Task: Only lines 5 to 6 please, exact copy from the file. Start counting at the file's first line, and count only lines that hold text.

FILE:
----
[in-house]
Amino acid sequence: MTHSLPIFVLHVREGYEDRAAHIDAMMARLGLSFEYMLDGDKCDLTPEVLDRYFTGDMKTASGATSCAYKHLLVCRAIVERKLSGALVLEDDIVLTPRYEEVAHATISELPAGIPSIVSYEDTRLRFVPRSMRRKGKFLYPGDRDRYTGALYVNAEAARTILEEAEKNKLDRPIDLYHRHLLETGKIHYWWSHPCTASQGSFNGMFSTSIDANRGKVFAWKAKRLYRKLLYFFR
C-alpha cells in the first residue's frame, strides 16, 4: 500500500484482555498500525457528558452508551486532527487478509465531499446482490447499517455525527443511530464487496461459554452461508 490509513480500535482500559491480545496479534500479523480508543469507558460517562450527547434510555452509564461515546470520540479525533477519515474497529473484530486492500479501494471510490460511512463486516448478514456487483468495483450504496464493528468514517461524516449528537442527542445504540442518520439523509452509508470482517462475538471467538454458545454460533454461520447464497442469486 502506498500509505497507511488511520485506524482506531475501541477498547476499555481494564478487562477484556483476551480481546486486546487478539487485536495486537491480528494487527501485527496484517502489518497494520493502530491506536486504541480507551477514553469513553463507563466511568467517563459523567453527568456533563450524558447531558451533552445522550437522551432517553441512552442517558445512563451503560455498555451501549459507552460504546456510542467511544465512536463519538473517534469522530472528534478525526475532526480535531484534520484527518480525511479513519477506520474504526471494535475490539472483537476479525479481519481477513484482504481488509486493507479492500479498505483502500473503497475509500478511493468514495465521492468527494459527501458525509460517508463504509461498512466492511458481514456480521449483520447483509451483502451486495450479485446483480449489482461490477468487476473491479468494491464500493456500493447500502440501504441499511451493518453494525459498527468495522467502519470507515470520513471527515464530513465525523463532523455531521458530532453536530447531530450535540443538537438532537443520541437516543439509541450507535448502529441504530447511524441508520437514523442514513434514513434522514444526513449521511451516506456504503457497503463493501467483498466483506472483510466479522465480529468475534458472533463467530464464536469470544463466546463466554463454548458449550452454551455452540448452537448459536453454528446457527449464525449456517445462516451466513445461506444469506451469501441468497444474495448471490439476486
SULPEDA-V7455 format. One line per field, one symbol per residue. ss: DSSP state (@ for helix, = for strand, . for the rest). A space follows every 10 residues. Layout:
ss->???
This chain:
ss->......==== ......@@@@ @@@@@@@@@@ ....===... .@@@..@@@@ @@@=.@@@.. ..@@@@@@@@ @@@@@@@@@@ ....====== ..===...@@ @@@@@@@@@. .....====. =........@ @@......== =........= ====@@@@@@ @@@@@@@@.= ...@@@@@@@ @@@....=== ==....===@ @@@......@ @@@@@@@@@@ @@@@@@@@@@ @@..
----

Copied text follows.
ss->???
This chain: